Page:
Casa Sweet Casa

A successful Georgetown experience entails transforming the Hilltop into a “home away from home.” Yet this task has been particularly cumbersome for those who identify as underrepresented minorities.

Fortunately, the activism of the Latino Leadership Forum — whose recent sit-in and presentation of a petition to University President John J. DeGioia’s office called for the creation of a permanent home for Georgetown’s Latino community — advances the attainment of this goal.

To foster the Latino community and the plurality of experiences on campus, the university must work to create a Casa Latina as soon as possible.
Rather than further displacing the Latino students who have housed themselves so far in temporary spaces, including themed Magis Row houses, or within the Black House, the university should take explicit steps to create the Casa Latina.

The current sharing of Black House between Black and Latino students diminishes the importance of the space for the black community by pooling multiple minority groups under its roof.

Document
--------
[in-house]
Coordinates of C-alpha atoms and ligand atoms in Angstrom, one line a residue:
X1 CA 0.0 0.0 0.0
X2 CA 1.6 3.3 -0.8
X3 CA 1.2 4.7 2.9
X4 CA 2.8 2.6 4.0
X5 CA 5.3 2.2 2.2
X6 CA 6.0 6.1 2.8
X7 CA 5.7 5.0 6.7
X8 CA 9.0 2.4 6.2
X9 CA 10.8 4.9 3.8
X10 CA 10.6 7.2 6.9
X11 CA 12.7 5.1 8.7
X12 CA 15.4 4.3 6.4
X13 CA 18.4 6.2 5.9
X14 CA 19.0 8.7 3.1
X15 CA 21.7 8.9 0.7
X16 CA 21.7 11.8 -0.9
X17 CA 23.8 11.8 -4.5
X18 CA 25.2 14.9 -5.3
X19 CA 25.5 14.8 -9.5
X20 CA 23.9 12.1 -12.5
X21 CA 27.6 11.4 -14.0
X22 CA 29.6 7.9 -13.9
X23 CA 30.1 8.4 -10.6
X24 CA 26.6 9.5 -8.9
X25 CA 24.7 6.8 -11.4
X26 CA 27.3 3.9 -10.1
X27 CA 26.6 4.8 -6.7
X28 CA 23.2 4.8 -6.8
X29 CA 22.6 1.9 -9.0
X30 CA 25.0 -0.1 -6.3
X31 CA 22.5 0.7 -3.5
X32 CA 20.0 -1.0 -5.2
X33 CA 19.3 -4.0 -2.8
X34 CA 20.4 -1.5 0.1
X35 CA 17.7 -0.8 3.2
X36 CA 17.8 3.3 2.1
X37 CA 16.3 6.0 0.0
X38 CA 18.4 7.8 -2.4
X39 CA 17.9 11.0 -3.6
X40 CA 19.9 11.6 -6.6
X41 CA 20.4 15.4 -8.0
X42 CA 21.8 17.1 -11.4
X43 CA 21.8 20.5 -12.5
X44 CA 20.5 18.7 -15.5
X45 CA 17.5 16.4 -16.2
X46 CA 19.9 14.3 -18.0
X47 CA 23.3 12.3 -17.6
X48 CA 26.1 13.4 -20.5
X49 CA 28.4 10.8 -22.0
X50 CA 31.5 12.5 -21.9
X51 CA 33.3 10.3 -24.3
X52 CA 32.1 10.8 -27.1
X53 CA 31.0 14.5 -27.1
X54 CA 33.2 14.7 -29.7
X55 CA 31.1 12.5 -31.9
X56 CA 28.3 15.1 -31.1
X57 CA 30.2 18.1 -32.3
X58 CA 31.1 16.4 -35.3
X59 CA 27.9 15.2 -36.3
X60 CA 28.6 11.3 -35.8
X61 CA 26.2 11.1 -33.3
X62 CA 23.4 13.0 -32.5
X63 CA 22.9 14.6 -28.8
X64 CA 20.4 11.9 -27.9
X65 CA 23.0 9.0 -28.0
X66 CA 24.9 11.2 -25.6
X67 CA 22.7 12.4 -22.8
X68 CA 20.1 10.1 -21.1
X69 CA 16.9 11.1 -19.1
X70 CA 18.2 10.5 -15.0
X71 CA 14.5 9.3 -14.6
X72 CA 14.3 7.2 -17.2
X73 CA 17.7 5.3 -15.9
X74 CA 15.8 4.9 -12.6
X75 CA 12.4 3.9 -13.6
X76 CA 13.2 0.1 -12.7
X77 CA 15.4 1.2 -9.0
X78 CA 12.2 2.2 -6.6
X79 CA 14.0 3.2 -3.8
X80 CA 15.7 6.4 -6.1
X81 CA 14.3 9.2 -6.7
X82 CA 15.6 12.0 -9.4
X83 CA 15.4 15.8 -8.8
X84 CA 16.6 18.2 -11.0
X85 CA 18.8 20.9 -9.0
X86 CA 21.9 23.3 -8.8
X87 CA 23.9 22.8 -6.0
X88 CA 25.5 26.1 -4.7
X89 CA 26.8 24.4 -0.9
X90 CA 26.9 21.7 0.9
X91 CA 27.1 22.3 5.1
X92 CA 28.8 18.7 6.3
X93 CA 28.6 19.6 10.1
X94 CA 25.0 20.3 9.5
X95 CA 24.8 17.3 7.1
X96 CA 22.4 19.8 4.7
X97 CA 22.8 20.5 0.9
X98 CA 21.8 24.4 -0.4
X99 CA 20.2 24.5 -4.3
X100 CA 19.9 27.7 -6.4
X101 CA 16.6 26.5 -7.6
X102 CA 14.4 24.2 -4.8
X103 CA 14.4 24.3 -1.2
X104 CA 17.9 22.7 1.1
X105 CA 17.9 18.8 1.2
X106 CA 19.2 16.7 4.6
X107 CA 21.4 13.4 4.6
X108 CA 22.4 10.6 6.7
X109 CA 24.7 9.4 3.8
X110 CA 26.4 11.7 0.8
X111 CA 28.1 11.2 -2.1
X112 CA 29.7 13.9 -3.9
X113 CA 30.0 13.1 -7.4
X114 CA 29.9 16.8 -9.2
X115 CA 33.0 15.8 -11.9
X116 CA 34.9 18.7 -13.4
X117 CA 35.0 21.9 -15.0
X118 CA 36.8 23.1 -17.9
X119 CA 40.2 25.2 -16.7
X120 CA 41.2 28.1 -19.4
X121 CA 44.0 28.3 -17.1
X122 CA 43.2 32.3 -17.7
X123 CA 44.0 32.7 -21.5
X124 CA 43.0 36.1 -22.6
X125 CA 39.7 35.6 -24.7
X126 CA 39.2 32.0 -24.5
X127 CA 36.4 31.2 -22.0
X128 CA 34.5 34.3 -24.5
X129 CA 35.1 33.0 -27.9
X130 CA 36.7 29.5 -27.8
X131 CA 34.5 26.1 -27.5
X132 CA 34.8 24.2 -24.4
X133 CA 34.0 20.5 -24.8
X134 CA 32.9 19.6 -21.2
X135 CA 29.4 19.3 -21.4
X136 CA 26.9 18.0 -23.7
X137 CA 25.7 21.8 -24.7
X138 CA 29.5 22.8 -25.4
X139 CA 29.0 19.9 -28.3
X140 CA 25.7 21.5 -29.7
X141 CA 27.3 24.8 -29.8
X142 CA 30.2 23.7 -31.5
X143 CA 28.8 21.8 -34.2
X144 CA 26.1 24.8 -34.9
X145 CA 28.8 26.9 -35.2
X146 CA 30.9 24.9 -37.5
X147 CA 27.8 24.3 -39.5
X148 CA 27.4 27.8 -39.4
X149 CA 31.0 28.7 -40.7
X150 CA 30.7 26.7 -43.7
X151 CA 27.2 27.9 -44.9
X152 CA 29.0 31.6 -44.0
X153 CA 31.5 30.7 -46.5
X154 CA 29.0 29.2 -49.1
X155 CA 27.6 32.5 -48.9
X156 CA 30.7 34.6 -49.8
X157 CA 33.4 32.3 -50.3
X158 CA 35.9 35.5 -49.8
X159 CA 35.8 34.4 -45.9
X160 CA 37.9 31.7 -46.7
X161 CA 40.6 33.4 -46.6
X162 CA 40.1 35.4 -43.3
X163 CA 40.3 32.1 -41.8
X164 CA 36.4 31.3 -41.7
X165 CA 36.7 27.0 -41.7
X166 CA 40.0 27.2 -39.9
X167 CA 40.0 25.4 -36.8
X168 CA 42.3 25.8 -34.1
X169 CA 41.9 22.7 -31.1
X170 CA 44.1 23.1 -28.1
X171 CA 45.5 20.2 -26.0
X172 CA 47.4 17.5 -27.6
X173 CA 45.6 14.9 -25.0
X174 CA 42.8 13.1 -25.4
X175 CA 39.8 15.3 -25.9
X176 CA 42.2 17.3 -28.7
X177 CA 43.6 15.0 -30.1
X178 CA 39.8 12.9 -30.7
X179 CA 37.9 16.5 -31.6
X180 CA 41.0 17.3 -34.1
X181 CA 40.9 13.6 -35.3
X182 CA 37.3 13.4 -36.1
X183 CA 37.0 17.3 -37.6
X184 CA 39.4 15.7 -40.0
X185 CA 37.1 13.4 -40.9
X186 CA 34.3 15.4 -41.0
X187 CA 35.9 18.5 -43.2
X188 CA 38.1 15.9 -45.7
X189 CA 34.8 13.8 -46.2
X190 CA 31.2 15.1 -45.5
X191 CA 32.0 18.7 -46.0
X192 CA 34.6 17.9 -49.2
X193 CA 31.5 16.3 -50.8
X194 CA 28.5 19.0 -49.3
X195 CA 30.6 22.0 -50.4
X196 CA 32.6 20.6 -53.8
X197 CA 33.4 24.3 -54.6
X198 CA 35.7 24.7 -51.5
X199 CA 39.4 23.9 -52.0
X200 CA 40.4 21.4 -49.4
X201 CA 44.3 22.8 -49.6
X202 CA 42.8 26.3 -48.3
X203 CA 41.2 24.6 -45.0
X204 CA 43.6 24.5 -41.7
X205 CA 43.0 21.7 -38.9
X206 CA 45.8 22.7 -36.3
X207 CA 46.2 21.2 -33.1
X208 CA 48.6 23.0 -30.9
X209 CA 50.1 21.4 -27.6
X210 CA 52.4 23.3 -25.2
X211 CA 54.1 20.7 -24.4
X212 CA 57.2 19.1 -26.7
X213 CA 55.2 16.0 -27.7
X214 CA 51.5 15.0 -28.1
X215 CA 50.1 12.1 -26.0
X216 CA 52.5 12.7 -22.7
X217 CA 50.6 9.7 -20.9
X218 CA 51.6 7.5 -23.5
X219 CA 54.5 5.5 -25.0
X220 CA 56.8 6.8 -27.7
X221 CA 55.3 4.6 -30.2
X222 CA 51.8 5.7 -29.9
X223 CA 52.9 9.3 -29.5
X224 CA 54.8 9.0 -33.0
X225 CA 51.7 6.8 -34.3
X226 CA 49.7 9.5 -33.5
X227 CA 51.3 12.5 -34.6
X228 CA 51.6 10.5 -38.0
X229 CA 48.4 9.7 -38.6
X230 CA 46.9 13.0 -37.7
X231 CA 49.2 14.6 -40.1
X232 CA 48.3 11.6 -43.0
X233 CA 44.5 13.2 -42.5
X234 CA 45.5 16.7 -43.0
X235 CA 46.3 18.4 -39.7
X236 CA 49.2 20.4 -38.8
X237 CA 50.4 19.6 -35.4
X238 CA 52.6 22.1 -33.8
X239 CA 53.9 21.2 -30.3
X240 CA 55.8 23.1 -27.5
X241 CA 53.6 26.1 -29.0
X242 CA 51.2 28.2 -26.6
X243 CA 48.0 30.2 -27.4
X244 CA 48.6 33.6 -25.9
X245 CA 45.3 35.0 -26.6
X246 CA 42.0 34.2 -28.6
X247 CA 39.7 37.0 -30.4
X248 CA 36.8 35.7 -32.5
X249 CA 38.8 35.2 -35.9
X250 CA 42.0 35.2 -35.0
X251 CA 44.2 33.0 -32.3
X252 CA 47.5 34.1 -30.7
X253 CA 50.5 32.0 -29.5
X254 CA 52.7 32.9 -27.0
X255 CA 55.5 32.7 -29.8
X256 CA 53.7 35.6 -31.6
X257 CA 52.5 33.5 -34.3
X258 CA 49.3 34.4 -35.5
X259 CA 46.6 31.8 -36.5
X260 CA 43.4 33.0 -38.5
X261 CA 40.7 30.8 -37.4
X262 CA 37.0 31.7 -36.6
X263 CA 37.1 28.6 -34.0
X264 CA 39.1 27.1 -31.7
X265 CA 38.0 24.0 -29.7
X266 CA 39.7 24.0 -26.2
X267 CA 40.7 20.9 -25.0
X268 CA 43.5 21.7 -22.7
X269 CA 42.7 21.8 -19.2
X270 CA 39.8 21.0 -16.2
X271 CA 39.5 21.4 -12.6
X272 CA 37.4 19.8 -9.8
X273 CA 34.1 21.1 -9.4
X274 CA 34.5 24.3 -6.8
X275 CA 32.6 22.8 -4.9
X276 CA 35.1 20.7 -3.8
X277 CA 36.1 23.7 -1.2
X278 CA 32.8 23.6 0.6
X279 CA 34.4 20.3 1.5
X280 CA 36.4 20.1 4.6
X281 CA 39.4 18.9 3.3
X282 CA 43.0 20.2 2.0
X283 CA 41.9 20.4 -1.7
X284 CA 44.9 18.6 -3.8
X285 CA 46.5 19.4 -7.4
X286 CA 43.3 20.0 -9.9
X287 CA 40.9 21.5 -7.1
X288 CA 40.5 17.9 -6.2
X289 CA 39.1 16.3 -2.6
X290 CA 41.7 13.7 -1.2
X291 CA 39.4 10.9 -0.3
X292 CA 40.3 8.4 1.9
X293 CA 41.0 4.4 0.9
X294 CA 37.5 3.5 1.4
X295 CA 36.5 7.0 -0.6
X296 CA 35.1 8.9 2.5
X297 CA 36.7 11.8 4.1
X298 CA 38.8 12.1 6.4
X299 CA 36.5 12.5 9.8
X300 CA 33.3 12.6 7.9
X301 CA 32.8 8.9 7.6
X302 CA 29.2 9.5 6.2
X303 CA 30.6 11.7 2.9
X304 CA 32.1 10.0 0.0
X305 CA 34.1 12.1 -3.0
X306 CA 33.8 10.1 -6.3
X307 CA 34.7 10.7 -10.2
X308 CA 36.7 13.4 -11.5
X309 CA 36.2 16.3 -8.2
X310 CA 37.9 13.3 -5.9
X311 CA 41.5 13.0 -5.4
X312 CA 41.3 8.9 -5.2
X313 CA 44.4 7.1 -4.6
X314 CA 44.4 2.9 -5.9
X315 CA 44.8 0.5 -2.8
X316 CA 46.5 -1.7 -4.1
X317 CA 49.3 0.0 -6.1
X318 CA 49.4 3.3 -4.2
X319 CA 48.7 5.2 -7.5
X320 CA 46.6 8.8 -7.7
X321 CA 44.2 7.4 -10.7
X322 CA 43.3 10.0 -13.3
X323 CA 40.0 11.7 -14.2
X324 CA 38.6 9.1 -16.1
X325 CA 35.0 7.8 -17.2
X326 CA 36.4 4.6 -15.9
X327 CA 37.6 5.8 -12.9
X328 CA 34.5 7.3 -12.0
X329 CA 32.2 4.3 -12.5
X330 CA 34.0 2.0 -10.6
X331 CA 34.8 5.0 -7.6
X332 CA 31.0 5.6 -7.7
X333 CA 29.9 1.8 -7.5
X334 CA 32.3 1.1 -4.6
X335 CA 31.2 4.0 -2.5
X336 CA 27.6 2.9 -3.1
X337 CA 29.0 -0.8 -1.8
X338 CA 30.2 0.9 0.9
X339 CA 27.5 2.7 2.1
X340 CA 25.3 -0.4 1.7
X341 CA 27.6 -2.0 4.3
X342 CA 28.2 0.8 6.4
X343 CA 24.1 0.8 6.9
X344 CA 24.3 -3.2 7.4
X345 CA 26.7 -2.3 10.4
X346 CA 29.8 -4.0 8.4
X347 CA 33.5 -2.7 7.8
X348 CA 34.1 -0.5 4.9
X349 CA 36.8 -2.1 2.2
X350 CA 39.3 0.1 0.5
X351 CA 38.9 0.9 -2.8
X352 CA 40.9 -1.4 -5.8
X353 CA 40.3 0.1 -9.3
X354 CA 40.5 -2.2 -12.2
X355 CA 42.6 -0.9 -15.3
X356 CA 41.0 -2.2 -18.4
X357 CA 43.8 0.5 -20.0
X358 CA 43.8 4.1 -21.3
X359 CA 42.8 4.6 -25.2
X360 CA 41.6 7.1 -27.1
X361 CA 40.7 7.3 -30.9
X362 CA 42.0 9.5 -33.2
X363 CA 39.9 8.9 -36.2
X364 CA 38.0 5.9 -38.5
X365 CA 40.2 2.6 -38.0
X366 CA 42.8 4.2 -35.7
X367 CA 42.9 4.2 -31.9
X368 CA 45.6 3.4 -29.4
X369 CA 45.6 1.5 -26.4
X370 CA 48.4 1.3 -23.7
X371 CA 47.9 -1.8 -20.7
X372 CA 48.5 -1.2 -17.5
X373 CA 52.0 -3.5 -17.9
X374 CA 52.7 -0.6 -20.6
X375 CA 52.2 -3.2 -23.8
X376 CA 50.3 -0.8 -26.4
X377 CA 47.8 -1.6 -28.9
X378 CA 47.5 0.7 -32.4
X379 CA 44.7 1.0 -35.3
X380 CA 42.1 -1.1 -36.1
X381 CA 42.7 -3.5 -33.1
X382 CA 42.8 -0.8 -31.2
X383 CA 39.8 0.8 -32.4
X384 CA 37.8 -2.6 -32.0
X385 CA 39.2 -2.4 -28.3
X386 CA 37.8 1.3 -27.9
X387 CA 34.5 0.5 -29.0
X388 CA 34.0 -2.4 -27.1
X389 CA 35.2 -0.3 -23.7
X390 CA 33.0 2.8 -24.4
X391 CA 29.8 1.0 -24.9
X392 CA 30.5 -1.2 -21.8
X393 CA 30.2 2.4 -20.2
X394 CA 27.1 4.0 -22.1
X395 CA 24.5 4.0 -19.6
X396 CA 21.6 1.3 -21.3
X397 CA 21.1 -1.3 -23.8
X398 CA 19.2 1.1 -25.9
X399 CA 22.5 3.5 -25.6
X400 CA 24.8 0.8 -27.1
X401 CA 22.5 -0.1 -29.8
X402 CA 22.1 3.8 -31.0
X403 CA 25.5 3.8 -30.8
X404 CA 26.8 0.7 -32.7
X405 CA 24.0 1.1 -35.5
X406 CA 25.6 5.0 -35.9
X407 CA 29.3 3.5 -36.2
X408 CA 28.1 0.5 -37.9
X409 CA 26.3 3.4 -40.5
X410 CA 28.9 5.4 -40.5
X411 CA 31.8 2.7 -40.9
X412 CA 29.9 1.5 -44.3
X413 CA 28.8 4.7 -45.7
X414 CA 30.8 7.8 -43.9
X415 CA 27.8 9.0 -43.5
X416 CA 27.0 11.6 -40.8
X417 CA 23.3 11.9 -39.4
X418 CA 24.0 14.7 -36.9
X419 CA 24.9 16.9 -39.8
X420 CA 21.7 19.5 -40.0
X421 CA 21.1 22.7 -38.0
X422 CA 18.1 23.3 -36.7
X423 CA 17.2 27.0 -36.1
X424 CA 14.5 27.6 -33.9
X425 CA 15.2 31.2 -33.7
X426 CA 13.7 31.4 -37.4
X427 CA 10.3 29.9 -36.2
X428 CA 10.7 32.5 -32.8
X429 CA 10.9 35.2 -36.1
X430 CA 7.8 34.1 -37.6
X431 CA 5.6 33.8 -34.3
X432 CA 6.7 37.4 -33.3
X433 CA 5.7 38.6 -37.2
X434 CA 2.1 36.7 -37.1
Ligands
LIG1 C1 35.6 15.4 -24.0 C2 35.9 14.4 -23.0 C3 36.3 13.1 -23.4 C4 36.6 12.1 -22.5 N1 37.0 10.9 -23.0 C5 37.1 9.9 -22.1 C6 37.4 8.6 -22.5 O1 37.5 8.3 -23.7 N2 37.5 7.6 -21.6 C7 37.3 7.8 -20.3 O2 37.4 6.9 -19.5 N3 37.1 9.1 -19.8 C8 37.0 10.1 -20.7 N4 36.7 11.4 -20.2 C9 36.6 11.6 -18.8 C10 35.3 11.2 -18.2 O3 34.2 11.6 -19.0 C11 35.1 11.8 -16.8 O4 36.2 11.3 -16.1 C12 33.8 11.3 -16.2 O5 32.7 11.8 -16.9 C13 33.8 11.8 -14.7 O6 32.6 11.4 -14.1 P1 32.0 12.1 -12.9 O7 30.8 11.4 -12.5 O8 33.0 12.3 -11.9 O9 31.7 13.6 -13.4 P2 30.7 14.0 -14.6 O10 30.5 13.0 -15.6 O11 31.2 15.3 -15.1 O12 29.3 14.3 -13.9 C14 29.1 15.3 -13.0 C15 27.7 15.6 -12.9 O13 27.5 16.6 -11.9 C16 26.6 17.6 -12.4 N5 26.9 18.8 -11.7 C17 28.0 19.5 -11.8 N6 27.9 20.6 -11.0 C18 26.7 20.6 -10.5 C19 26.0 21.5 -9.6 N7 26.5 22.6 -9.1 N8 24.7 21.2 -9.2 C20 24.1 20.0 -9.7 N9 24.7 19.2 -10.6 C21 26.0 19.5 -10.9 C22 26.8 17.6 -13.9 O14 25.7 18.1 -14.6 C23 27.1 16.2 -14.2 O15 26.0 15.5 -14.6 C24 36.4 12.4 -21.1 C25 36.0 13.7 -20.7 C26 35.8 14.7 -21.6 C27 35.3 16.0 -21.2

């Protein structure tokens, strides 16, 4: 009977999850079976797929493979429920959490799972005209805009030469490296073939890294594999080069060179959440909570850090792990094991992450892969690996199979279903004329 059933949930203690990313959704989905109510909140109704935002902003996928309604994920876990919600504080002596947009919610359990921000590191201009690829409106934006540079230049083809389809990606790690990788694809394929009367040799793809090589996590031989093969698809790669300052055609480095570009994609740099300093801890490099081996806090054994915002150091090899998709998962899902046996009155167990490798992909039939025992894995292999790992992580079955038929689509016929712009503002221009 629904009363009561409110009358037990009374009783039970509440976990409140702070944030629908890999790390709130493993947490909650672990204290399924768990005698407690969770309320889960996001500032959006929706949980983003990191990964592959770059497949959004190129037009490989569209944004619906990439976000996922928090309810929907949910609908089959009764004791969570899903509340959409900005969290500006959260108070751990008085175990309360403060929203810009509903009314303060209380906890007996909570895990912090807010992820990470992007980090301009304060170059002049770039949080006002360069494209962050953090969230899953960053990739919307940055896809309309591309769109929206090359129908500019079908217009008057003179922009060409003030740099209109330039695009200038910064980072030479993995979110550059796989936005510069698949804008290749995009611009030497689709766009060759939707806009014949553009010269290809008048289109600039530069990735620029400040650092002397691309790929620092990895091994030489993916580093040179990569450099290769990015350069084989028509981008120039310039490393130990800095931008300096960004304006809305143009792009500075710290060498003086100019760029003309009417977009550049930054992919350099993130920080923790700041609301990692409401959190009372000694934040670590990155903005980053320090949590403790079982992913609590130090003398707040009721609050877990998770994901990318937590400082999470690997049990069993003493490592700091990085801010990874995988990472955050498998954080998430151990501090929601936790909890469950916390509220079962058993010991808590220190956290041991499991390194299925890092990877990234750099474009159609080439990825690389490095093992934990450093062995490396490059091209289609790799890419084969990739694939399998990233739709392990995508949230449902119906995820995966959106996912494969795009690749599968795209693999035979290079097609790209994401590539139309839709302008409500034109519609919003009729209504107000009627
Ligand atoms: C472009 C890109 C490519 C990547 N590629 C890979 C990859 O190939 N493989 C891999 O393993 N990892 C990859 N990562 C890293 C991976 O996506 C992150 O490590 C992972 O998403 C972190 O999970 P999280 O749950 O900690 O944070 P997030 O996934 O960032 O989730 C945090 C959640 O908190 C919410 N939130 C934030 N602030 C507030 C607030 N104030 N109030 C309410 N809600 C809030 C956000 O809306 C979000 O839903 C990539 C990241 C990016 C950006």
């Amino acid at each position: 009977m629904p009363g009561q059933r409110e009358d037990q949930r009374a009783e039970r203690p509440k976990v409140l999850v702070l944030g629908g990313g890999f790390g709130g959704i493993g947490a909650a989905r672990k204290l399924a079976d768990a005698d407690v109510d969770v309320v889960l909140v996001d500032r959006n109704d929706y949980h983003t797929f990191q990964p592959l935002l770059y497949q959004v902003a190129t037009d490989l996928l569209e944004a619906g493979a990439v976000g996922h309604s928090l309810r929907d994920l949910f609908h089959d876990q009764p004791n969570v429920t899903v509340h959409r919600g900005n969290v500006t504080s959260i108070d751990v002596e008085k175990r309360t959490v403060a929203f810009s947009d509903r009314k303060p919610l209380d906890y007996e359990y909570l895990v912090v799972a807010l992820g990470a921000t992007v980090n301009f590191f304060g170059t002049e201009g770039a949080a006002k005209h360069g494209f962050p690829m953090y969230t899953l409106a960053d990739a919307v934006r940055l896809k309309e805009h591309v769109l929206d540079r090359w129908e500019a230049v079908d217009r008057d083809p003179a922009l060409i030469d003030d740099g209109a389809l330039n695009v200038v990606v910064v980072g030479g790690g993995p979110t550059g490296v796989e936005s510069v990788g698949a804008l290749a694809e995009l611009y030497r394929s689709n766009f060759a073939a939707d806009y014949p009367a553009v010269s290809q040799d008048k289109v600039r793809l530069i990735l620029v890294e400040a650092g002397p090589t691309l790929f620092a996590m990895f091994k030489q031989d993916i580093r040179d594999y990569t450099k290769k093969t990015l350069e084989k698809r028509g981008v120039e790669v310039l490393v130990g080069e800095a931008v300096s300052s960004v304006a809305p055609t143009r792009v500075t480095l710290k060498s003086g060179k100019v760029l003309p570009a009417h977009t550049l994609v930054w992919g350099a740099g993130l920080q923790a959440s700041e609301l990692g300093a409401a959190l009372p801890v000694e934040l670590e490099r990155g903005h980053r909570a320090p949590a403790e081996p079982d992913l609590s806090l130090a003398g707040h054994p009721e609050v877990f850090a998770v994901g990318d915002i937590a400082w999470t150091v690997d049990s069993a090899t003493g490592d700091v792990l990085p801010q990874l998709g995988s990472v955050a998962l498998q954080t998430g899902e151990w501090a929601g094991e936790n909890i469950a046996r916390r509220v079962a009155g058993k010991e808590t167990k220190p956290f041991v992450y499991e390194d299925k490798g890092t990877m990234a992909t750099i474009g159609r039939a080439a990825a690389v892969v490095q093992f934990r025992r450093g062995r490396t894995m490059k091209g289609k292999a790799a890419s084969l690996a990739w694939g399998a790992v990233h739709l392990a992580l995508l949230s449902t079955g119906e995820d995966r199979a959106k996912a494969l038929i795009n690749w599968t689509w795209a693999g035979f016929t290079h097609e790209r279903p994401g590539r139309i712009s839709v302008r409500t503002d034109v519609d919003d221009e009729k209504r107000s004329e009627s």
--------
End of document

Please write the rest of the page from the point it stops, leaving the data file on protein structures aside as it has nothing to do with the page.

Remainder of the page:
Furthermore, the creation of a Latino affinity space on campus is not without a strong precedent. Since 1970, the Black House has been alongstanding Georgetown institution and has demonstrated its commitment to facilitating intersectional dialogue while simultaneously providing a safe space for its membership.

A Casa Latina would be another space that would be at the forefront of the university’s ongoing dialogue about race and privilege at Georgetown and in the United States.

With Casa Latina, the university has the opportunity to demonstrate a commitment to creating a designated space for its Latino population, while promoting engagement by all Georgetown students with Latino heritage and current issues.

This is a noble cause for a university whose priorities lie in the development of the whole person, whocannot develop, without a place to call home.

Georgetown should be able to pride itself in the fact that, despite one’s socioeconomic status, ethnicity or religion, any Hoya can find a home on campus.

Without the Casa Latina, the university forfeits its claim to plurality, and inadvertently denies a group a space to develop their cultural identity.

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